Federal Rule of Civil Procedure 26(f) requires parties to litigation to meet early in a case—the rule’s language specifies “as soon as practicable,” absent a court order, and at least 21 days before the court holds a scheduling conference or before the Rule 16(b) scheduling order is due.
The rule imposes a number of responsibilities on parties, including discussions about their claims and potential settlement, initial disclosures, and “any issues about preserving discoverable information.” The parties must also collaborate in good faith on a proposed discovery plan that they must submit to the court. The plan must outline, among other things, the details of exchanging the initial disclosures, the subjects of and schedule for discovery, and issues involving discovery and the preservation of electronically stored information (ESI), including the form for production and privilege.
Despite these clear obligations and their duty of cooperation, too many lawyers still don’t approach the meet-and-confer with the diligence and preparation required to make the most of this opportunity.
Here are 10 steps that you can take to make your conference effective, which, in turn, will help you streamline your entire eDiscovery process, set the stage for a collaborative relationship with opposing counsel, and potentially drive down your discovery costs and reduce the risks of disputes down the road.
1. Create a timeline of the case so you can isolate the right time periods for collecting data.
2. Start building a list of keywords relevant to the issues in the case.
3. Identify the relevant custodians who have access to information you need (and immediately send them a legal hold notice). Ask custodians to help you identify potential data sources and keywords that you may not have considered. Follow up with your custodians periodically to ensure that they are complying with the legal hold.
4. Look to your data map for potentially discoverable information. How large is the potential universe of relevant data? Where is this data stored, and how difficult will it be to retrieve it?
5. Assess whether any potentially relevant data might exist in unusual locations or formats. Be sure to consider cloud storage, remote servers, archives, mobile devices, and other potential offsite data sources—especially those that might implicate global data privacy rules. If you don’t have this information before the conference, you may agree to collect data that you can’t locate or that is so burdensome and costly to collect that it outweighs the value of the information.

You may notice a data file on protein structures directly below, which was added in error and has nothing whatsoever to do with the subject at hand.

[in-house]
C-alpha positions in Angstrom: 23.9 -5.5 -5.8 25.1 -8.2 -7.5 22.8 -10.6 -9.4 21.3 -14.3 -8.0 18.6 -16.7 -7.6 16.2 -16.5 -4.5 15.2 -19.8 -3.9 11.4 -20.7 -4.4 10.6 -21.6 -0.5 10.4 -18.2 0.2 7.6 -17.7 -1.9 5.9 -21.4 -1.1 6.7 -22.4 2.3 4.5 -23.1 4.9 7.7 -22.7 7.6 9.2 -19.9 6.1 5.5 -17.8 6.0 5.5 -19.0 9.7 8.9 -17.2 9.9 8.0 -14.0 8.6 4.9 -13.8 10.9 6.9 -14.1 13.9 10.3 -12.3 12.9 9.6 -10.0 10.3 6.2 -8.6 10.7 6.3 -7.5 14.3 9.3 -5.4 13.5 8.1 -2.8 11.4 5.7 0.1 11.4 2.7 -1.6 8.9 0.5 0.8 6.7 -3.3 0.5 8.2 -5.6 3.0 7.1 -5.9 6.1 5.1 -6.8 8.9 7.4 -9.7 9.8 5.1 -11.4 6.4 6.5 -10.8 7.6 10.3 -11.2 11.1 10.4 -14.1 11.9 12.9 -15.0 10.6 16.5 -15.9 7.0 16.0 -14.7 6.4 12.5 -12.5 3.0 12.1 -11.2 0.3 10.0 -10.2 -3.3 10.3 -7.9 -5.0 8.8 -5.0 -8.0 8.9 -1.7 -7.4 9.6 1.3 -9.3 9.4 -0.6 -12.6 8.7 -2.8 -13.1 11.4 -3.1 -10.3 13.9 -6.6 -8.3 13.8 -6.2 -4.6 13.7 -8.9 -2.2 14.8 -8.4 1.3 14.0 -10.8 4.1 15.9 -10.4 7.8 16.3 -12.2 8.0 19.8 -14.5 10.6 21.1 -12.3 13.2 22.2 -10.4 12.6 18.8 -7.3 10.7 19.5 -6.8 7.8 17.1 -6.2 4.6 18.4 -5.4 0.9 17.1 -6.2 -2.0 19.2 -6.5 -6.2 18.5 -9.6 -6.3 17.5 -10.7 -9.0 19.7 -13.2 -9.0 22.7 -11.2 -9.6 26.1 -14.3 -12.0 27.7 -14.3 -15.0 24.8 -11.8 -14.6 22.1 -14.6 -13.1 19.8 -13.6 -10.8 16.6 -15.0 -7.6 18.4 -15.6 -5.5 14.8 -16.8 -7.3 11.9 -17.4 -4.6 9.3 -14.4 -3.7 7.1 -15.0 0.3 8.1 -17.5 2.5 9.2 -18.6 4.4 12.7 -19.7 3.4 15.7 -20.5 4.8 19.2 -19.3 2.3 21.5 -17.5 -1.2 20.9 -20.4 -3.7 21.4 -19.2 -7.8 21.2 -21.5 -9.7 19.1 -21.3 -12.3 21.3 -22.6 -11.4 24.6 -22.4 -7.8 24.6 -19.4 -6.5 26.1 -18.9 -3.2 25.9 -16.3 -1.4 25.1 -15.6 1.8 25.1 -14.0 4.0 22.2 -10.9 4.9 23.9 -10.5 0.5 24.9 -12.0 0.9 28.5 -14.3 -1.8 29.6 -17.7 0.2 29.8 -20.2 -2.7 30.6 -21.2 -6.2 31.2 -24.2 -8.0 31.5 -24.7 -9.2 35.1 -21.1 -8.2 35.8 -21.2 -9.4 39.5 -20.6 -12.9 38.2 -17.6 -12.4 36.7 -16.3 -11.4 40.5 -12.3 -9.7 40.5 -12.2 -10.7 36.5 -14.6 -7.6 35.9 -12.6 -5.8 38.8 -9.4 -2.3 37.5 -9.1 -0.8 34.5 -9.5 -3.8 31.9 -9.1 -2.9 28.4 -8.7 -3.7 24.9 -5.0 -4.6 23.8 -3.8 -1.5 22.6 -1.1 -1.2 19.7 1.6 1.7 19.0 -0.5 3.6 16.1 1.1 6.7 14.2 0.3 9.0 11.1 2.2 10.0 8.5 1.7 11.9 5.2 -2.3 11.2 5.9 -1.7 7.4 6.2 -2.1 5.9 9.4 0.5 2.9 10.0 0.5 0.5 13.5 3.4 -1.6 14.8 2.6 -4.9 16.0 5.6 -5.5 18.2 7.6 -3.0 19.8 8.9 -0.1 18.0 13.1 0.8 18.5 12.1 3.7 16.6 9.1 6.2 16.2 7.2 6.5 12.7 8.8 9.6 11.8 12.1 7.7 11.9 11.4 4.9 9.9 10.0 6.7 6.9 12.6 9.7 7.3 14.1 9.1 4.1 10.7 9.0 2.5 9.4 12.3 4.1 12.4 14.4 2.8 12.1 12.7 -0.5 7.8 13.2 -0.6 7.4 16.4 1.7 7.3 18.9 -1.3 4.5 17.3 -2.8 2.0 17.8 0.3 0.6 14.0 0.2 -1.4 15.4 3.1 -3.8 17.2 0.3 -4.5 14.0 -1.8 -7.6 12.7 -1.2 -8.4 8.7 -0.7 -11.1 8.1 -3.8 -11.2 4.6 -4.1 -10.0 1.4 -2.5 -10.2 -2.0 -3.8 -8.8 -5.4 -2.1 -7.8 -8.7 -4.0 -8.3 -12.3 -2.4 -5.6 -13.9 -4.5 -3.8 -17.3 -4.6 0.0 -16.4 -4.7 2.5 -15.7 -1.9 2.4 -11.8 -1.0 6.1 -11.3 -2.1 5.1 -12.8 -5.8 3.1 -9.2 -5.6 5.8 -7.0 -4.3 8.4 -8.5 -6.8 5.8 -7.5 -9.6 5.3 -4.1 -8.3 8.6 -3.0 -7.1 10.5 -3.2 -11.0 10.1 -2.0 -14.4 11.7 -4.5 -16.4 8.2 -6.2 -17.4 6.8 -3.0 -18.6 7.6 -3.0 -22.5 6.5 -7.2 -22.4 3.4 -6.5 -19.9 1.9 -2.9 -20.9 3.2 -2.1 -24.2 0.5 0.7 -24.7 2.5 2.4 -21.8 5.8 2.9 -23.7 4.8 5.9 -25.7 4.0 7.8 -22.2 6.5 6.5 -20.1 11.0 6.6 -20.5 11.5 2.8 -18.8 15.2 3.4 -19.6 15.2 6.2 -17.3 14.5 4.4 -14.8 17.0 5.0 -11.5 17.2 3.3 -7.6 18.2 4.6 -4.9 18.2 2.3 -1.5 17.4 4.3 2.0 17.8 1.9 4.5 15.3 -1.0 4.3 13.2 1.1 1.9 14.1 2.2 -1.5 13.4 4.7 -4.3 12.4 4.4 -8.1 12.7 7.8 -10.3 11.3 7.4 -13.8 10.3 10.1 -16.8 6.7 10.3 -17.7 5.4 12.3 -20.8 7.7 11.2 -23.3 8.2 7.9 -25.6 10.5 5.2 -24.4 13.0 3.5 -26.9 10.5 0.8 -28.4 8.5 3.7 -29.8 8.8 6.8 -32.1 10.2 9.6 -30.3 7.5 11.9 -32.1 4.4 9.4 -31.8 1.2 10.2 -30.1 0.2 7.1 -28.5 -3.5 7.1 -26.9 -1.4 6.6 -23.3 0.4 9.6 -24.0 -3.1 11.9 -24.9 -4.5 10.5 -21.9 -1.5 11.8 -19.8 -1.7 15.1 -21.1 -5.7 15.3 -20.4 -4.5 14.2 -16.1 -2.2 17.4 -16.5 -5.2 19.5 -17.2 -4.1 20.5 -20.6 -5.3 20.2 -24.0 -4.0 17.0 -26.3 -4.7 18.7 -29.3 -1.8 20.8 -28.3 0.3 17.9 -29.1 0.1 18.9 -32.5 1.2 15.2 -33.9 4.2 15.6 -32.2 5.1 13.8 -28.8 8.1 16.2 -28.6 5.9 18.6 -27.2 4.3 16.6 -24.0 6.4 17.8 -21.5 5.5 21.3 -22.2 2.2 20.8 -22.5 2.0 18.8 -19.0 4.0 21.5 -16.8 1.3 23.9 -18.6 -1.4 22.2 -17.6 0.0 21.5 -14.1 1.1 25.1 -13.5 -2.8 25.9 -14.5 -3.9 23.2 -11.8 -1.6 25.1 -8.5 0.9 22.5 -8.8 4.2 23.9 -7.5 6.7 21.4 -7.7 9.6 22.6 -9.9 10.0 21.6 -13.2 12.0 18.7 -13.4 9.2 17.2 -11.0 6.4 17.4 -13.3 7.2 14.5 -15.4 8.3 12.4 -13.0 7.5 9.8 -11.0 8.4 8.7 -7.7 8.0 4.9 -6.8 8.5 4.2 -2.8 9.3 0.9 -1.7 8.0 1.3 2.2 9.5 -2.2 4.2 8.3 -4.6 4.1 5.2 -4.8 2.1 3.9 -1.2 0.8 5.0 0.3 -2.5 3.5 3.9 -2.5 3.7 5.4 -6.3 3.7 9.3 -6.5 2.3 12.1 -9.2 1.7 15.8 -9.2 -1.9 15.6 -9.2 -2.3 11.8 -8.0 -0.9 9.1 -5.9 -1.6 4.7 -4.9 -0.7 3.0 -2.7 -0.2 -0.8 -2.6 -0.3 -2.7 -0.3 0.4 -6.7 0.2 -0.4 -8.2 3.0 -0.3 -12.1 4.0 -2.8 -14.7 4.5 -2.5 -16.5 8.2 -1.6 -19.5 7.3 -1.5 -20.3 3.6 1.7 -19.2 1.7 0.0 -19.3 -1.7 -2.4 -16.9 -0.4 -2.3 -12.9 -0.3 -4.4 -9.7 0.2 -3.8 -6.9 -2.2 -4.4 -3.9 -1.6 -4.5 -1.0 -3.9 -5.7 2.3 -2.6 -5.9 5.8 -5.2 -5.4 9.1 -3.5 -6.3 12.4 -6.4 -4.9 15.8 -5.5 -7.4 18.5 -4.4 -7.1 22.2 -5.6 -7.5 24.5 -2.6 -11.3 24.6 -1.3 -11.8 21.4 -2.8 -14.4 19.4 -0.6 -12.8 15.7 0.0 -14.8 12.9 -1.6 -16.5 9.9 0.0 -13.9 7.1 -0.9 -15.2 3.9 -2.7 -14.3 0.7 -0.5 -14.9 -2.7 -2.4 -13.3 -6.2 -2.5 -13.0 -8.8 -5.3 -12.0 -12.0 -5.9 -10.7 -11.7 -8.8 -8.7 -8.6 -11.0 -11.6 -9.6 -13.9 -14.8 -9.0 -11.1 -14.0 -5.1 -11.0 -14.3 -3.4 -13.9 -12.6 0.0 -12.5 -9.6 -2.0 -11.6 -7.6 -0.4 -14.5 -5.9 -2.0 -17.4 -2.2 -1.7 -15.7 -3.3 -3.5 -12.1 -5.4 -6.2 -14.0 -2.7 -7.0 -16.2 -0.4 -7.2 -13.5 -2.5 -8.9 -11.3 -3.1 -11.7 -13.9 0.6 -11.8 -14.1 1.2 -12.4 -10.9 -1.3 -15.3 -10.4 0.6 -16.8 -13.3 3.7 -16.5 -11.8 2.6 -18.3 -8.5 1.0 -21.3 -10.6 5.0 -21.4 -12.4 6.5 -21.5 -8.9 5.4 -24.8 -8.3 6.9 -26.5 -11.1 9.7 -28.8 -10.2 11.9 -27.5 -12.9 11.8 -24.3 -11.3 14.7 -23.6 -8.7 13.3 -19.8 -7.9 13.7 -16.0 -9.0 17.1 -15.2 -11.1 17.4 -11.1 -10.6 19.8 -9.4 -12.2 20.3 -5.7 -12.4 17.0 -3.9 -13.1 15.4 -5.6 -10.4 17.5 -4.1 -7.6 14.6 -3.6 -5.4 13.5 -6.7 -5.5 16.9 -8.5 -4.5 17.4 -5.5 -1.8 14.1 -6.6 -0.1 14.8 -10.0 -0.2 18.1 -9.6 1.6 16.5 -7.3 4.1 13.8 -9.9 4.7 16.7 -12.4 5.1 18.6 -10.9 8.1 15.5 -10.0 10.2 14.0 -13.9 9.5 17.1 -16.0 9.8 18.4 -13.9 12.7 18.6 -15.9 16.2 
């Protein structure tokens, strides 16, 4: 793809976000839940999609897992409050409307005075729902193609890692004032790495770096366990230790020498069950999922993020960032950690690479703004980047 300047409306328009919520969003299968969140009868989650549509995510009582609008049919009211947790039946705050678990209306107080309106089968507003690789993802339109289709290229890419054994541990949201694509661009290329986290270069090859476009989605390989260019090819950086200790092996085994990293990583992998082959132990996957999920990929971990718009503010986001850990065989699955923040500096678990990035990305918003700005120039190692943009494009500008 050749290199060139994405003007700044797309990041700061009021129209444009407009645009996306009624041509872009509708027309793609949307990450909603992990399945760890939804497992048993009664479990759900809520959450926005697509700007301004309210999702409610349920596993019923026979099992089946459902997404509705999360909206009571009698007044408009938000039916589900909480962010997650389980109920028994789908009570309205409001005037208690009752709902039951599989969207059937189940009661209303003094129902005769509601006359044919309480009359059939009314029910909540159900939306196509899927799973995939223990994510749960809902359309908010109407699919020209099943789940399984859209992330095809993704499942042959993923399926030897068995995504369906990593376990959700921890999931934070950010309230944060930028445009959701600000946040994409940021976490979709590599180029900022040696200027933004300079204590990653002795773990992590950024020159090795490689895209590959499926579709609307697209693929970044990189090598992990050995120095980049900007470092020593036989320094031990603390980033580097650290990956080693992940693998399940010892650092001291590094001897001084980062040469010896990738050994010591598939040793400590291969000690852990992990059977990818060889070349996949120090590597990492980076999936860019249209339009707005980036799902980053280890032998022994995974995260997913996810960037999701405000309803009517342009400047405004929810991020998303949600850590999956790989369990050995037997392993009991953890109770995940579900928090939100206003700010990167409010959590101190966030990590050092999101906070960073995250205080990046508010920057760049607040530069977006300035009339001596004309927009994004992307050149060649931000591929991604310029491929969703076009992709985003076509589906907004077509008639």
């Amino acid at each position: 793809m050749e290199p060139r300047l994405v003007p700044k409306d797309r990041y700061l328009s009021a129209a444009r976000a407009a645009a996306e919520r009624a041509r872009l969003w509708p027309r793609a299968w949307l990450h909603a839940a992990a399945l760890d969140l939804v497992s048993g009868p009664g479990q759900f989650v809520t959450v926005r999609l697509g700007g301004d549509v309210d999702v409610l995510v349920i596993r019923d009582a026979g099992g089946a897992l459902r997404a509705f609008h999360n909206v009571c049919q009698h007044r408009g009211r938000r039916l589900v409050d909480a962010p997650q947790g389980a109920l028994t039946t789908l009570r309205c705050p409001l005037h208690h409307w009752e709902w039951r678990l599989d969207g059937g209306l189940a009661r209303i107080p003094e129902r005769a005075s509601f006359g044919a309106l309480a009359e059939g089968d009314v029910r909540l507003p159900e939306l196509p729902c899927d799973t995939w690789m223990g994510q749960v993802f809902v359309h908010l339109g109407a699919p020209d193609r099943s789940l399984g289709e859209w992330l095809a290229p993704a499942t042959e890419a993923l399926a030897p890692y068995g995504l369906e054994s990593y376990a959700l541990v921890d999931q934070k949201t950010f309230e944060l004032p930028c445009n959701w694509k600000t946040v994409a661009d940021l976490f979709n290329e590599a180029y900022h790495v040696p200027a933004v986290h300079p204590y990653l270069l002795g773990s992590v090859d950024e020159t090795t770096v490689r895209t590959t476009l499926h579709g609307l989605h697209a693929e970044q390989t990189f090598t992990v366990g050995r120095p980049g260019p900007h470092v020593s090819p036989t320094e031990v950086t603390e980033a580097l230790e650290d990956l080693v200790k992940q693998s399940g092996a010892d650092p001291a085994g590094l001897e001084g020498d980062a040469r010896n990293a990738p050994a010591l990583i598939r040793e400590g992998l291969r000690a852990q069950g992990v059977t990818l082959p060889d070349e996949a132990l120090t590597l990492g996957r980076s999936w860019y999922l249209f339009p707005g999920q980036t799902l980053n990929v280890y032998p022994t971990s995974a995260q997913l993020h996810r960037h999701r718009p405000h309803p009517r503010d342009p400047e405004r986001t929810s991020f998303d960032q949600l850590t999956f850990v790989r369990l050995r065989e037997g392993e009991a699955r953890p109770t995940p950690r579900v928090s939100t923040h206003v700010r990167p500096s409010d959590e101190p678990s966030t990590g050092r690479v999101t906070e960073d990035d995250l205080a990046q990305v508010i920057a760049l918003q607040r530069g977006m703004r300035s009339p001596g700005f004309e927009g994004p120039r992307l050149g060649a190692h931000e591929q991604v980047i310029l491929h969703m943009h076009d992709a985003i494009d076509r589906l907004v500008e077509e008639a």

6. Determine whether any third parties might have potentially relevant data; if so, discuss with the third party how to ensure that their data is preserved.
7. Make sure that you have turned off all automatic delete functions and paused all records retention protocols that might affect your potentially relevant data.
8. Determine what methods you will use to process, search, review, and produce your data. For example, will you use data-reduction technologies, such as deduplication? Will you deploy technology-assisted review or other data analytics tools? What metadata do you plan to produce? What production format will you use?
9. Plan to ask for a Federal Rule of Evidence 502(d) order to protect yourself from the inadvertent production of privileged documents; consider whether you need to ask the court for a protective order for any trade secrets or other sensitive and confidential information.
10. If you aren’t an expert in all things data and eDiscovery, ask a representative from your eDiscovery provider or IT team to join you at the meet-and-confer; they can help you spot issues as you jointly prepare the discovery plan.
For more tips on how you can make the most of the Rule 26(f) meet-and-confer, get in touch.